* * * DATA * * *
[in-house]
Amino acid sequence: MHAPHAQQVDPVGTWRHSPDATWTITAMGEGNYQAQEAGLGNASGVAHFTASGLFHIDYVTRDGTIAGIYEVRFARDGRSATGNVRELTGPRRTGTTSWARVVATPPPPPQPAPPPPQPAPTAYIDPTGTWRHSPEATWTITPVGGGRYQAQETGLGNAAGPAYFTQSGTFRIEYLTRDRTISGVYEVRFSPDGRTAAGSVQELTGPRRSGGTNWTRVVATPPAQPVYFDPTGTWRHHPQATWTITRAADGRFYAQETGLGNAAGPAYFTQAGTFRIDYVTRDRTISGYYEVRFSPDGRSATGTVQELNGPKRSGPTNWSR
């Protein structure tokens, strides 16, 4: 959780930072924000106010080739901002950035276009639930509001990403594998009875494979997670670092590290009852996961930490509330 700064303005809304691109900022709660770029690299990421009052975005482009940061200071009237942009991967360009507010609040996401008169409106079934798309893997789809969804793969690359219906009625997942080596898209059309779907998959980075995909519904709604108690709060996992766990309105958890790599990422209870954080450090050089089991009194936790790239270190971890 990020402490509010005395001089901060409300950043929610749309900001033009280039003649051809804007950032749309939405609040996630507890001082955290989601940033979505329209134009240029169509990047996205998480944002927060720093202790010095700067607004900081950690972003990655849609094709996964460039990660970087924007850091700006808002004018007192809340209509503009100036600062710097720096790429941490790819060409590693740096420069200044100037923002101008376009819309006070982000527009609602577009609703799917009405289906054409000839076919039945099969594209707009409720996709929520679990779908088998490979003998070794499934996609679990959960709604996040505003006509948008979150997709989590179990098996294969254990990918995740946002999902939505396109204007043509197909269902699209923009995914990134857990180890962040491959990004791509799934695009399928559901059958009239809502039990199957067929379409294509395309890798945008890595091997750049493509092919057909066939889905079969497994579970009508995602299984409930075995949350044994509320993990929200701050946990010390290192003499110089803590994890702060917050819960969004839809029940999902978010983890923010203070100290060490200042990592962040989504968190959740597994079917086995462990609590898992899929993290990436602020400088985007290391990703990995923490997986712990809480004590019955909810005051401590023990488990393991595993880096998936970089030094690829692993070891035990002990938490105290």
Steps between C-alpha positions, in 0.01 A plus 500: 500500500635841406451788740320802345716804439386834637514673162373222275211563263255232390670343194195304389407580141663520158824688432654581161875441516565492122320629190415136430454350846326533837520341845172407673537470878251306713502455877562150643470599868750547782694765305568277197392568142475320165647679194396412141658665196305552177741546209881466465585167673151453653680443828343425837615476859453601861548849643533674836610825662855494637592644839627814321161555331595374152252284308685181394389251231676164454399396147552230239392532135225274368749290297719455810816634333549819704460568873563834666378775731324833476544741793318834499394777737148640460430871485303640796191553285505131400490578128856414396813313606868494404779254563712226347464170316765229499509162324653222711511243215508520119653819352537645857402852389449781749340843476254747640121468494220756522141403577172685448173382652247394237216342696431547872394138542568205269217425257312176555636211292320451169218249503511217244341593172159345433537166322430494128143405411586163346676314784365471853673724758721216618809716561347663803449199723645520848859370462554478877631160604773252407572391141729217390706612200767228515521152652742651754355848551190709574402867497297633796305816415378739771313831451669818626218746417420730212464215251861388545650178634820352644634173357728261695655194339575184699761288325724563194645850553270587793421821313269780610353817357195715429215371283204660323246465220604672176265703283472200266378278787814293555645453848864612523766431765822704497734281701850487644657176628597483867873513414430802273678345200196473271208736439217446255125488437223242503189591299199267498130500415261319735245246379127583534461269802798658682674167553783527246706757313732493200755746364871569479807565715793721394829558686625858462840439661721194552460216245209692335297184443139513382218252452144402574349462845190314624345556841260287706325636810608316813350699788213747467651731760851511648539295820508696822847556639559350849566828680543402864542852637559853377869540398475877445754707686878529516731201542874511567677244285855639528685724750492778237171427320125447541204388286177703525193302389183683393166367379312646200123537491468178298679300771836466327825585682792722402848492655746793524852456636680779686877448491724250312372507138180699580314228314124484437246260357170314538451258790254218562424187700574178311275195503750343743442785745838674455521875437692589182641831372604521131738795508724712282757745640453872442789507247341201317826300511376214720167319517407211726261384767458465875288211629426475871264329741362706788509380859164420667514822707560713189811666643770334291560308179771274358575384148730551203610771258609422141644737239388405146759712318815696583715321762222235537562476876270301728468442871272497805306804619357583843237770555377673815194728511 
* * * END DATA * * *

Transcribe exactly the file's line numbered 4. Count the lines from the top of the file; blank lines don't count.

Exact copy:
Steps between C-alpha positions, in 0.01 A plus 500: 500500500635841406451788740320802345716804439386834637514673162373222275211563263255232390670343194195304389407580141663520158824688432654581161875441516565492122320629190415136430454350846326533837520341845172407673537470878251306713502455877562150643470599868750547782694765305568277197392568142475320165647679194396412141658665196305552177741546209881466465585167673151453653680443828343425837615476859453601861548849643533674836610825662855494637592644839627814321161555331595374152252284308685181394389251231676164454399396147552230239392532135225274368749290297719455810816634333549819704460568873563834666378775731324833476544741793318834499394777737148640460430871485303640796191553285505131400490578128856414396813313606868494404779254563712226347464170316765229499509162324653222711511243215508520119653819352537645857402852389449781749340843476254747640121468494220756522141403577172685448173382652247394237216342696431547872394138542568205269217425257312176555636211292320451169218249503511217244341593172159345433537166322430494128143405411586163346676314784365471853673724758721216618809716561347663803449199723645520848859370462554478877631160604773252407572391141729217390706612200767228515521152652742651754355848551190709574402867497297633796305816415378739771313831451669818626218746417420730212464215251861388545650178634820352644634173357728261695655194339575184699761288325724563194645850553270587793421821313269780610353817357195715429215371283204660323246465220604672176265703283472200266378278787814293555645453848864612523766431765822704497734281701850487644657176628597483867873513414430802273678345200196473271208736439217446255125488437223242503189591299199267498130500415261319735245246379127583534461269802798658682674167553783527246706757313732493200755746364871569479807565715793721394829558686625858462840439661721194552460216245209692335297184443139513382218252452144402574349462845190314624345556841260287706325636810608316813350699788213747467651731760851511648539295820508696822847556639559350849566828680543402864542852637559853377869540398475877445754707686878529516731201542874511567677244285855639528685724750492778237171427320125447541204388286177703525193302389183683393166367379312646200123537491468178298679300771836466327825585682792722402848492655746793524852456636680779686877448491724250312372507138180699580314228314124484437246260357170314538451258790254218562424187700574178311275195503750343743442785745838674455521875437692589182641831372604521131738795508724712282757745640453872442789507247341201317826300511376214720167319517407211726261384767458465875288211629426475871264329741362706788509380859164420667514822707560713189811666643770334291560308179771274358575384148730551203610771258609422141644737239388405146759712318815696583715321762222235537562476876270301728468442871272497805306804619357583843237770555377673815194728511 